The third thing that I loved about Nightfall is how the "wound" cards worked. When first reading through the rules, this was truly my main concern. I thought to myself "with the number of wounds that you're bound to receive, your deck will get watered down and won't be able to function worth a flip." (Yes, I recorded my thoughts... isn't that normal? "Yes, that's normal." Thanks, self. Anyway, I digress....) Fortunately, wound cards are actually somewhat useful. At the end of your turn, after you draw back up to 5 cards, you are allowed to execute a single "wound effect". In the base game, this wound effect is that you can discard all of the wounds in your hand and draw two cards for each wound discarded. Yes, this means wounds actually help you have a better hand. That is awesome, as it means that there is actually a strategic option of allowing wounds to be received early in the game to enhance your ability to draw.
Some other things were also very nice about Nightfall, but if I talked in depth about everything this review would go on forever. In brief, I liked:
- You do not have to discard all of your cards at the end of the round
- The system to purchase new cards worked well
- The art throughout the game was incredibly gorgeous
- The way that you kept track of damage on minions was well executed
- I like that your starting cards automatically remove themselves from your deck
Unfortunately, I must admit that there were a few downsides to the game. The first one was that the cards are very busy when first learning the game. A normal card may have 4 different colors on it, and you must remember what each color is for. There are also two different numbers on the minions that are differentiated by color and location on the card. This causes there to be a decent number of "whoops" moments when players are first learning the game as they get colors mixed up or forget how certain elements work. This all resolves itself after the first few plays, however, so I didn't think it was a major drawback.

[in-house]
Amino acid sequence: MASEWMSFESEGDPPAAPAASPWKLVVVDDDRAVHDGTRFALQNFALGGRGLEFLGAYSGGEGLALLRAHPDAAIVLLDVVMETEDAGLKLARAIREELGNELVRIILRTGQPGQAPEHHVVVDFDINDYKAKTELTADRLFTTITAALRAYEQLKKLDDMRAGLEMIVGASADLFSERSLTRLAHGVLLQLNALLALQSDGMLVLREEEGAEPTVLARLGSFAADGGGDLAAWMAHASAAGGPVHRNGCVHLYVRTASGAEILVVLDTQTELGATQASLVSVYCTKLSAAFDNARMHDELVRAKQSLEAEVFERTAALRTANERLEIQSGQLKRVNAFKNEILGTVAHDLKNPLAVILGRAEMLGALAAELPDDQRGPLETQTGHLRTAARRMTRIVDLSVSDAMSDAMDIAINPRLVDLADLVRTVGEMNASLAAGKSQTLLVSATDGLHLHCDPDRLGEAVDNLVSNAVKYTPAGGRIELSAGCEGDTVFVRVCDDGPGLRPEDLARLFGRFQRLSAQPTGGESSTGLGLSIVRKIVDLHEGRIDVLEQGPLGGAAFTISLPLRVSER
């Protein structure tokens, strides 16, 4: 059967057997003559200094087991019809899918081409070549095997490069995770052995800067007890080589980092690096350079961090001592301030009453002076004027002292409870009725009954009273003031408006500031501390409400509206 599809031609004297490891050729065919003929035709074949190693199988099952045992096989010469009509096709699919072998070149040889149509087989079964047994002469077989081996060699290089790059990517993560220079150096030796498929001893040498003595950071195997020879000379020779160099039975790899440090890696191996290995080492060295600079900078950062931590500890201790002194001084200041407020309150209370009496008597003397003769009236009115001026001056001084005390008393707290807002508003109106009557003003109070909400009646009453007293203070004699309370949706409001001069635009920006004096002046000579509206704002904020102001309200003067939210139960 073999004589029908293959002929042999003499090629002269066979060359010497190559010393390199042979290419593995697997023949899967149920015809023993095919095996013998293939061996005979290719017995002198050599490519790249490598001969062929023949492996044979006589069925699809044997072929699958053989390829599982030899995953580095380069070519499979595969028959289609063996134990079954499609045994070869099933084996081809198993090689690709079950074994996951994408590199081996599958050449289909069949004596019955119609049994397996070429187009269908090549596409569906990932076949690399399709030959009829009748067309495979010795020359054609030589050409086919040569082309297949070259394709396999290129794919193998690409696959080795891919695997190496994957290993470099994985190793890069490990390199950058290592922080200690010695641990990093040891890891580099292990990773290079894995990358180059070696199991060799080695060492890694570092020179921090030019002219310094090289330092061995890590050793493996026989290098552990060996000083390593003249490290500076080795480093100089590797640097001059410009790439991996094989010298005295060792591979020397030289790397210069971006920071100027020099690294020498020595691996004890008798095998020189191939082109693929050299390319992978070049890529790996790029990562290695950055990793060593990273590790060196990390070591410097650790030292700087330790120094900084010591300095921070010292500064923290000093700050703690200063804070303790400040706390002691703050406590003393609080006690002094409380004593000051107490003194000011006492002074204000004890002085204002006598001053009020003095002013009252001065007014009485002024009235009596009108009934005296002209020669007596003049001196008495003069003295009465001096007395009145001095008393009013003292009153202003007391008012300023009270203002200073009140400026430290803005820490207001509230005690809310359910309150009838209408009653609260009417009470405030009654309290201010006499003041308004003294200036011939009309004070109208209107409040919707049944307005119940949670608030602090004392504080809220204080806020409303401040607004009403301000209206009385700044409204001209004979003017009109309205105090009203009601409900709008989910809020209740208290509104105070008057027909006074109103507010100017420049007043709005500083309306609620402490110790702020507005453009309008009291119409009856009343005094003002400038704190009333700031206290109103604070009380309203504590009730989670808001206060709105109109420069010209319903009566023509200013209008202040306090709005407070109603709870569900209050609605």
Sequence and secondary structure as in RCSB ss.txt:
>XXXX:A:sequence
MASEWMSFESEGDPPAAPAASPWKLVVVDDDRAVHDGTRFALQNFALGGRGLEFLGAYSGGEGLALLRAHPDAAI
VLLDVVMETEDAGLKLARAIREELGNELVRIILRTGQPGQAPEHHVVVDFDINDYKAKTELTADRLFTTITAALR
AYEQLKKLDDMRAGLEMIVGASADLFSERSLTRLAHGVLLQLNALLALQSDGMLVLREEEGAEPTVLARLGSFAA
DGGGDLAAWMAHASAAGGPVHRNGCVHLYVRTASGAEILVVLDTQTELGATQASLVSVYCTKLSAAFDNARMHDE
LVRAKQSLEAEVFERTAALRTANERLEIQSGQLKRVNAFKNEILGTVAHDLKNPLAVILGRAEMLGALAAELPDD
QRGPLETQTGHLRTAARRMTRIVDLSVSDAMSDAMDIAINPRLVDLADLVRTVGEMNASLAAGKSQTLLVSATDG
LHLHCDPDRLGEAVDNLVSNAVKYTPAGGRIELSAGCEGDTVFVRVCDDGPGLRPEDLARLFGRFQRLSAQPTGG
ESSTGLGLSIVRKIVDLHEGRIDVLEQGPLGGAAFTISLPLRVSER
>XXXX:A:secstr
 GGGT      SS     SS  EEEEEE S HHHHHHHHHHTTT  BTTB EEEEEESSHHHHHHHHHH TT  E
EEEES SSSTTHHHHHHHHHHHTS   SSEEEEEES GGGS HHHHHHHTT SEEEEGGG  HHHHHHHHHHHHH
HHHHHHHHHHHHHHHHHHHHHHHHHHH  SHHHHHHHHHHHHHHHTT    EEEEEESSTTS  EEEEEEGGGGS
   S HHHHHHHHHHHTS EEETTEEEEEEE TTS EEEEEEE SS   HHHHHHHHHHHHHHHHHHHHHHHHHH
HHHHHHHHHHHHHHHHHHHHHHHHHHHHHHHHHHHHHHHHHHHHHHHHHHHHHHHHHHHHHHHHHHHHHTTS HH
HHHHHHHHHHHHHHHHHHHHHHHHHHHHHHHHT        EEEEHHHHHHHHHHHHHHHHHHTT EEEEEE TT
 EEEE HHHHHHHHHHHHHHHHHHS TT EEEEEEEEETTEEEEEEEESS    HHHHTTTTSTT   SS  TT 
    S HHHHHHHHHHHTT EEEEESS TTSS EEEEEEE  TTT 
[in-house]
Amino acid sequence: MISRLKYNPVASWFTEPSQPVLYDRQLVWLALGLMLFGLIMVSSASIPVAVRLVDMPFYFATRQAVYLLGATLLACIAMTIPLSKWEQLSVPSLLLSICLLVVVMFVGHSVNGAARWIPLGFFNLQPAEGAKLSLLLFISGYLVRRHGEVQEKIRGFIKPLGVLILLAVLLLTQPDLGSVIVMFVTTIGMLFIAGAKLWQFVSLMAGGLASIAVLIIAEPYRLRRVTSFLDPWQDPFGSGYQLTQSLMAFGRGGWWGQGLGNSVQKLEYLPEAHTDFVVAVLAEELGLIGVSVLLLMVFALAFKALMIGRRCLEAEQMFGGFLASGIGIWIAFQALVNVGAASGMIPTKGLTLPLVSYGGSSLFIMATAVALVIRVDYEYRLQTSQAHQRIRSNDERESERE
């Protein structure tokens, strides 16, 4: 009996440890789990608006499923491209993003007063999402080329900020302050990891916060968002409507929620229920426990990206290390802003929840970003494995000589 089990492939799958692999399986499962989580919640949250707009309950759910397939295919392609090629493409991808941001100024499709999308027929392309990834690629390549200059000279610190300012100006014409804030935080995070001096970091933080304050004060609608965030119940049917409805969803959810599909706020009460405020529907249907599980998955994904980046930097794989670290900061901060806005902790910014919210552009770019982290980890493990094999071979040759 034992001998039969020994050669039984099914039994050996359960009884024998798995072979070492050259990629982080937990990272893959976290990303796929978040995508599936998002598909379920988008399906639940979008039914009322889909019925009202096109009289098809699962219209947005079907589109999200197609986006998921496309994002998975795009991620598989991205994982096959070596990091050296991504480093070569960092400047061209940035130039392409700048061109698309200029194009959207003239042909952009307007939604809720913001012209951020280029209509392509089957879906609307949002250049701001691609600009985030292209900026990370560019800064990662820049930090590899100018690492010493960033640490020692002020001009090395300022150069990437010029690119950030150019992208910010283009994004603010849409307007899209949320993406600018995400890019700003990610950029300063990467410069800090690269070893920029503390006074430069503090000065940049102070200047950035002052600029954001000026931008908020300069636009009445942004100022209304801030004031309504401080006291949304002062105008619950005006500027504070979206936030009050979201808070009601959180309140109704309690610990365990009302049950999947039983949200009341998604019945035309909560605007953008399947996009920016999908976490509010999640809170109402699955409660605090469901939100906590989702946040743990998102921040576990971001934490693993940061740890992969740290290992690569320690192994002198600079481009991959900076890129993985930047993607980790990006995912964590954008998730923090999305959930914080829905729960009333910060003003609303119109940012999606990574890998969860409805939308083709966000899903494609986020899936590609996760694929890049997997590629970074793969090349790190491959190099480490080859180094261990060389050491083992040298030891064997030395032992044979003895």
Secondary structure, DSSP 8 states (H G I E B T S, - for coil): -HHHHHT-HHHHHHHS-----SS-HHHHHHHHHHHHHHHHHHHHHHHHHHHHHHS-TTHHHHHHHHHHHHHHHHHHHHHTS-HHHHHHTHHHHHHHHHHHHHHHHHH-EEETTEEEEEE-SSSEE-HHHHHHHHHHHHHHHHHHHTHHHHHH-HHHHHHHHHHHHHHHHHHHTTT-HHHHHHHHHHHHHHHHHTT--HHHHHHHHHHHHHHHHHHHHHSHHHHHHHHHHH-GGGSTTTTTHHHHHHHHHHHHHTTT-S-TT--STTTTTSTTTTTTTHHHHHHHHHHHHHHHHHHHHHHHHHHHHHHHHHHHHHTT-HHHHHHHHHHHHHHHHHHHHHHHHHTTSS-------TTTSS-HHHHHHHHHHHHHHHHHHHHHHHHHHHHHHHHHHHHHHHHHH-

The second con, and the one that I think bothers me more, is that after a few times playing through the game the first several rounds all feel the same. I do not know if other people wind up with this experience, but after about our second game, we all played our first 2-3 turns exactly the same. (Specifically, there is a card that gains you two extra "influence" on your turn (the currency that you use to buy cards), but only if it is in "your chain". We wound up all playing this card as our chain and then nobody would build on the active player's chain (no sense, since it would not be "your chain"). Next, the active player would discard everything else to buy cards.) I wish that there were some way to mix this up more. To be fair, I am willing to concede that this may be that we are just all incredibly unimaginative on other strategies that might work better than the one we came up with.
Overall, I give Nightfall a 9.0/10. I would highly recommend that anybody who enjoys deck building games try this one out. We wound up playing back to back games in a rapid succession that I haven't done with a deck builder since first trying Dominion. In all honesty, this game left me already looking for the expansion so that I can play it even more - but don't worry, we're not done playing through the one we have.
I would like to thank AEG for providing me a demo copy of Nightfall to review.